I really do not do research, although a group I co-founded, NecroSearch International (NecroSearch) does applied research on a number of techniques, ranging from the effect of bleach on soils, developing software to analyse and resolve differences in pre- and post- incident aerial imagery, and determining time effectiveness of Luminol and/or Blue Star in outdoor environments.

What did you enjoy about writing the book?

I have written a number of papers, but never a book, so the process was very educational.  I never felt lonely!  I had excellent guidance from CRC’s staff.  The process from producing a draft, editing, attaching illustrations and finalizing was explained up-front, and adhered to.  I particularly enjoyed working with an editor, who, much like a defence attorney, asked a myriad of excellent technical, and editorial questions, which required scheduled and thoughtful responses.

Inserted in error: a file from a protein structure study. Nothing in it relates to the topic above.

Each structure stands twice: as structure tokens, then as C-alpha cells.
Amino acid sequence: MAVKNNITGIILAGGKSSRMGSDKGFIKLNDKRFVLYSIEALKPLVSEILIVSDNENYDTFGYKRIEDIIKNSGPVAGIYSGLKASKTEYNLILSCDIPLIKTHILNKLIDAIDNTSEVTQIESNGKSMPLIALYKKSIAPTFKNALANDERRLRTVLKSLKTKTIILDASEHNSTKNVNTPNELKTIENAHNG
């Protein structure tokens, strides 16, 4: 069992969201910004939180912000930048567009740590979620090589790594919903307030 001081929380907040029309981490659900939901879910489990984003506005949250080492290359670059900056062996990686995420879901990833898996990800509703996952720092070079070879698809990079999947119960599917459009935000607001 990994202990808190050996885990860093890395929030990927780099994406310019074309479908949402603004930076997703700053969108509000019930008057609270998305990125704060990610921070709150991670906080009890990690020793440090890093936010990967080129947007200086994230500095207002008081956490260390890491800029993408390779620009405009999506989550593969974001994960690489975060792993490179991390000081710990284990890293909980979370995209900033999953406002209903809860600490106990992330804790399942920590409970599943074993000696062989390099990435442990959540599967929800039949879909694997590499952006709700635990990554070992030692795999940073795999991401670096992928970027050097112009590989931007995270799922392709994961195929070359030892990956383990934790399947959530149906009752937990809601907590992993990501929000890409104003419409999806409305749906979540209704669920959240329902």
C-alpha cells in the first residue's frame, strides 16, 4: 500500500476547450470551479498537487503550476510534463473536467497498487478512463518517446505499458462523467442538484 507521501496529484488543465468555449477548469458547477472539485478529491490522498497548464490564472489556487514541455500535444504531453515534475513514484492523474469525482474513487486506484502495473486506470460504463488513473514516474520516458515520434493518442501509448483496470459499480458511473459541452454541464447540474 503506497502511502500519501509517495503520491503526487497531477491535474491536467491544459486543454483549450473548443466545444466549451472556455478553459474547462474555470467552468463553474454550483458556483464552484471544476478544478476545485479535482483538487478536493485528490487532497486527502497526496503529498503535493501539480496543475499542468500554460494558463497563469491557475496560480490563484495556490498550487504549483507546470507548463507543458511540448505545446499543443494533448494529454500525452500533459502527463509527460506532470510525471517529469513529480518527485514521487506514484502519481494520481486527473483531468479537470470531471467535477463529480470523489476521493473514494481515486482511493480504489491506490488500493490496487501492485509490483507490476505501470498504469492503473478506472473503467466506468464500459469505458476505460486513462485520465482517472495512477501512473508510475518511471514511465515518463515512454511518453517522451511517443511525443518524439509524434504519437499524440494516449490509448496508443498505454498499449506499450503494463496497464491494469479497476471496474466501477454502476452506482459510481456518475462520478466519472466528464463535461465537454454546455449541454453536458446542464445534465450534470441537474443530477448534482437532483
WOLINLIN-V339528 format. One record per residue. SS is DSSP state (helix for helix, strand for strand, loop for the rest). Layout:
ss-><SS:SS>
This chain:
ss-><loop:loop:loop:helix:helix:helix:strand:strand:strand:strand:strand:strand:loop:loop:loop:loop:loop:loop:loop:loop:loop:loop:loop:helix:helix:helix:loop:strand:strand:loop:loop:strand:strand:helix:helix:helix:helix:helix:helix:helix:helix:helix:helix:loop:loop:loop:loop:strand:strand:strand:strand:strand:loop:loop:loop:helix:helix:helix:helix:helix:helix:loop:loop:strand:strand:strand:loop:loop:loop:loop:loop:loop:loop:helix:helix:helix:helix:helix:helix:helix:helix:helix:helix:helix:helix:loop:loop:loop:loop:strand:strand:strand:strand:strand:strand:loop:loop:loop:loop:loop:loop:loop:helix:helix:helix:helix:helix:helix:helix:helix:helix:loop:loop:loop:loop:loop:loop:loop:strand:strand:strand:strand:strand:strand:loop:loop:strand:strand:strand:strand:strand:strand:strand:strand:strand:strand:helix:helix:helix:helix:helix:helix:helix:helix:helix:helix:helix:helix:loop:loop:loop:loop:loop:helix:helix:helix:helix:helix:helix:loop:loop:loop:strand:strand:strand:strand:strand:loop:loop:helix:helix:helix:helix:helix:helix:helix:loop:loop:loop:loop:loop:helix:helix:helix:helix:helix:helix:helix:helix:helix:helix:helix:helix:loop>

About the Author

What is your academic background?

I have a Geophysical Engineer degree from the Colorado School of Mines (1964), and an AS degree with a speciality in Criminal Justice from Red Rocks Community College (1997).

Tell us an unusual fact about yourself and your teaching or writing style?

I am currently enrolled as a second-year student in a 4-year Education for the Ministry program through the University of the South, Sewanee Seminary.